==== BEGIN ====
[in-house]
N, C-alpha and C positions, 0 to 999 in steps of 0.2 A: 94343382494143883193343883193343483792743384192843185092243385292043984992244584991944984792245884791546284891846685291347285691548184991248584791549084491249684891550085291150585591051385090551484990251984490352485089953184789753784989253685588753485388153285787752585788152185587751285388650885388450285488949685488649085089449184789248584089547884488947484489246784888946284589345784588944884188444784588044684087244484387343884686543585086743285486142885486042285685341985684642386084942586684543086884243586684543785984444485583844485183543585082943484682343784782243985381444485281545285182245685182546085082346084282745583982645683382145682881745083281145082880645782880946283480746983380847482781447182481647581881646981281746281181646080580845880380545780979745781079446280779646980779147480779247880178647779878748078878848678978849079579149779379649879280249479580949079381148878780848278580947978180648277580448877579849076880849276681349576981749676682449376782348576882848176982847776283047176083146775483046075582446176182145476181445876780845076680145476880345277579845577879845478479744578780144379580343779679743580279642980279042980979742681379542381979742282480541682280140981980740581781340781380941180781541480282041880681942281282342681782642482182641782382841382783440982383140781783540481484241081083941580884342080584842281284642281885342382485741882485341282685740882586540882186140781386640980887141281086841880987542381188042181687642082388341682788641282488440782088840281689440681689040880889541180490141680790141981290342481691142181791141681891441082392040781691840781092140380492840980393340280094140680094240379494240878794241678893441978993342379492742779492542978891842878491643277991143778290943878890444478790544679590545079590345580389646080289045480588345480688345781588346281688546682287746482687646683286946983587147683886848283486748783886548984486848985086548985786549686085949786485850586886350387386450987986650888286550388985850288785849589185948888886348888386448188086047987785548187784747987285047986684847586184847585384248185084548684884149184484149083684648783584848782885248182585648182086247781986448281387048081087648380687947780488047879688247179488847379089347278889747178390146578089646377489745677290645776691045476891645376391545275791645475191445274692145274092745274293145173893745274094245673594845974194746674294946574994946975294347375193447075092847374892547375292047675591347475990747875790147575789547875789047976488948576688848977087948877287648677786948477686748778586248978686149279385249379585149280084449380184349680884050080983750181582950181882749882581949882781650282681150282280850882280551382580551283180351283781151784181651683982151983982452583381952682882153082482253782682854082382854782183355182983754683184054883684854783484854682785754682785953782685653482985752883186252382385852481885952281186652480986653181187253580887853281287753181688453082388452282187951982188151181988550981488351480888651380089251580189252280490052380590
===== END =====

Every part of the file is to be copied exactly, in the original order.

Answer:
[in-house]
N, C-alpha and C positions, 0 to 999 in steps of 0.2 A: 94343382494143883193343883193343483792743384192843185092243385292043984992244584991944984792245884791546284891846685291347285691548184991248584791549084491249684891550085291150585591051385090551484990251984490352485089953184789753784989253685588753485388153285787752585788152185587751285388650885388450285488949685488649085089449184789248584089547884488947484489246784888946284589345784588944884188444784588044684087244484387343884686543585086743285486142885486042285685341985684642386084942586684543086884243586684543785984444485583844485183543585082943484682343784782243985381444485281545285182245685182546085082346084282745583982645683382145682881745083281145082880645782880946283480746983380847482781447182481647581881646981281746281181646080580845880380545780979745781079446280779646980779147480779247880178647779878748078878848678978849079579149779379649879280249479580949079381148878780848278580947978180648277580448877579849076880849276681349576981749676682449376782348576882848176982847776283047176083146775483046075582446176182145476181445876780845076680145476880345277579845577879845478479744578780144379580343779679743580279642980279042980979742681379542381979742282480541682280140981980740581781340781380941180781541480282041880681942281282342681782642482182641782382841382783440982383140781783540481484241081083941580884342080584842281284642281885342382485741882485341282685740882586540882186140781386640980887141281086841880987542381188042181687642082388341682788641282488440782088840281689440681689040880889541180490141680790141981290342481691142181791141681891441082392040781691840781092140380492840980393340280094140680094240379494240878794241678893441978993342379492742779492542978891842878491643277991143778290943878890444478790544679590545079590345580389646080289045480588345480688345781588346281688546682287746482687646683286946983587147683886848283486748783886548984486848985086548985786549686085949786485850586886350387386450987986650888286550388985850288785849589185948888886348888386448188086047987785548187784747987285047986684847586184847585384248185084548684884149184484149083684648783584848782885248182585648182086247781986448281387048081087648380687947780488047879688247179488847379089347278889747178390146578089646377489745677290645776691045476891645376391545275791645475191445274692145274092745274293145173893745274094245673594845974194746674294946574994946975294347375193447075092847374892547375292047675591347475990747875790147575789547875789047976488948576688848977087948877287648677786948477686748778586248978686149279385249379585149280084449380184349680884050080983750181582950181882749882581949882781650282681150282280850882280551382580551283180351283781151784181651683982151983982452583381952682882153082482253782682854082382854782183355182983754683184054883684854783484854682785754682785953782685653482985752883186252382385852481885952281186652480986653181187253580887853281287753181688453082388452282187951982188151181988550981488351480888651380089251580189252280490052380590